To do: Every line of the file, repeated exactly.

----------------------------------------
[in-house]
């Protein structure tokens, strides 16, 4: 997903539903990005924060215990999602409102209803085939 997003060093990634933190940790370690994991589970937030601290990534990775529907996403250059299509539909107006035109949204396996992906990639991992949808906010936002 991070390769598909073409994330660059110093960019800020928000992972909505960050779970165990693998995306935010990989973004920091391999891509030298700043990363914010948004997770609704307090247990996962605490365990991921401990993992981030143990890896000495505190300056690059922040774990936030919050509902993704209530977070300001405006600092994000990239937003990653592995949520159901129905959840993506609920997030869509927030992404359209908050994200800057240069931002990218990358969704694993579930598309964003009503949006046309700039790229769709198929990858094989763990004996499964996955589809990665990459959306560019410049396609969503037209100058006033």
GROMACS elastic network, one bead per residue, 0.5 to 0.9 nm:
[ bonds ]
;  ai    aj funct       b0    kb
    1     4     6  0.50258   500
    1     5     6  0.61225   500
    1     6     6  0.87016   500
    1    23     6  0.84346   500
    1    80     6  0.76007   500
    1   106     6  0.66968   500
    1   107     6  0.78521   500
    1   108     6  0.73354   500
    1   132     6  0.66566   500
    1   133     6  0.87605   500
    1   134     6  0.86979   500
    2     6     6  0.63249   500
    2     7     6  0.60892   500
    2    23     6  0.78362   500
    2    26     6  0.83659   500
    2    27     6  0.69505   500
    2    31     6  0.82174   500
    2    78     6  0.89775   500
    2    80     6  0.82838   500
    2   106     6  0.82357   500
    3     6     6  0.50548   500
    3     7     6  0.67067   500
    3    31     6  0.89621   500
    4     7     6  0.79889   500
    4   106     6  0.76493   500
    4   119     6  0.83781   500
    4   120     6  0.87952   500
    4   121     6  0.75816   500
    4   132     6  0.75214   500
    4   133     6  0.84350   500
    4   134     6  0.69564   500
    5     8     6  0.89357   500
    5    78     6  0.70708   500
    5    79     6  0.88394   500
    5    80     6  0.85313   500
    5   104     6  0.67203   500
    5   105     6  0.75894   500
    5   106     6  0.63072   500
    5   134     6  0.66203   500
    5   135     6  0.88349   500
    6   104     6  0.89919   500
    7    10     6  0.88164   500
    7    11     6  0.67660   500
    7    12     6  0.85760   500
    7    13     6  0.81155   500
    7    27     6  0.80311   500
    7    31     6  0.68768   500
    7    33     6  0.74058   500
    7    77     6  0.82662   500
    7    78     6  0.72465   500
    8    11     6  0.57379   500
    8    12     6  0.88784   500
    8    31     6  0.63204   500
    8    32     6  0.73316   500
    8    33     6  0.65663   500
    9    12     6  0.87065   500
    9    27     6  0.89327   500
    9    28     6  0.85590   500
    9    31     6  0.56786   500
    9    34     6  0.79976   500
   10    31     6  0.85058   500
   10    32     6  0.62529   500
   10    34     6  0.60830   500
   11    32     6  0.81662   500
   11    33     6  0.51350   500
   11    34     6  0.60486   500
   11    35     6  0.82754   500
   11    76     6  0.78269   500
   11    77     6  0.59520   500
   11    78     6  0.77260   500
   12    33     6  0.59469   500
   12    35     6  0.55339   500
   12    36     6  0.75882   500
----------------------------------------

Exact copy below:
[in-house]
């Protein structure tokens, strides 16, 4: 997903539903990005924060215990999602409102209803085939 997003060093990634933190940790370690994991589970937030601290990534990775529907996403250059299509539909107006035109949204396996992906990639991992949808906010936002 991070390769598909073409994330660059110093960019800020928000992972909505960050779970165990693998995306935010990989973004920091391999891509030298700043990363914010948004997770609704307090247990996962605490365990991921401990993992981030143990890896000495505190300056690059922040774990936030919050509902993704209530977070300001405006600092994000990239937003990653592995949520159901129905959840993506609920997030869509927030992404359209908050994200800057240069931002990218990358969704694993579930598309964003009503949006046309700039790229769709198929990858094989763990004996499964996955589809990665990459959306560019410049396609969503037209100058006033």
GROMACS elastic network, one bead per residue, 0.5 to 0.9 nm:
[ bonds ]
;  ai    aj funct       b0    kb
    1     4     6  0.50258   500
    1     5     6  0.61225   500
    1     6     6  0.87016   500
    1    23     6  0.84346   500
    1    80     6  0.76007   500
    1   106     6  0.66968   500
    1   107     6  0.78521   500
    1   108     6  0.73354   500
    1   132     6  0.66566   500
    1   133     6  0.87605   500
    1   134     6  0.86979   500
    2     6     6  0.63249   500
    2     7     6  0.60892   500
    2    23     6  0.78362   500
    2    26     6  0.83659   500
    2    27     6  0.69505   500
    2    31     6  0.82174   500
    2    78     6  0.89775   500
    2    80     6  0.82838   500
    2   106     6  0.82357   500
    3     6     6  0.50548   500
    3     7     6  0.67067   500
    3    31     6  0.89621   500
    4     7     6  0.79889   500
    4   106     6  0.76493   500
    4   119     6  0.83781   500
    4   120     6  0.87952   500
    4   121     6  0.75816   500
    4   132     6  0.75214   500
    4   133     6  0.84350   500
    4   134     6  0.69564   500
    5     8     6  0.89357   500
    5    78     6  0.70708   500
    5    79     6  0.88394   500
    5    80     6  0.85313   500
    5   104     6  0.67203   500
    5   105     6  0.75894   500
    5   106     6  0.63072   500
    5   134     6  0.66203   500
    5   135     6  0.88349   500
    6   104     6  0.89919   500
    7    10     6  0.88164   500
    7    11     6  0.67660   500
    7    12     6  0.85760   500
    7    13     6  0.81155   500
    7    27     6  0.80311   500
    7    31     6  0.68768   500
    7    33     6  0.74058   500
    7    77     6  0.82662   500
    7    78     6  0.72465   500
    8    11     6  0.57379   500
    8    12     6  0.88784   500
    8    31     6  0.63204   500
    8    32     6  0.73316   500
    8    33     6  0.65663   500
    9    12     6  0.87065   500
    9    27     6  0.89327   500
    9    28     6  0.85590   500
    9    31     6  0.56786   500
    9    34     6  0.79976   500
   10    31     6  0.85058   500
   10    32     6  0.62529   500
   10    34     6  0.60830   500
   11    32     6  0.81662   500
   11    33     6  0.51350   500
   11    34     6  0.60486   500
   11    35     6  0.82754   500
   11    76     6  0.78269   500
   11    77     6  0.59520   500
   11    78     6  0.77260   500
   12    33     6  0.59469   500
   12    35     6  0.55339   500
   12    36     6  0.75882   500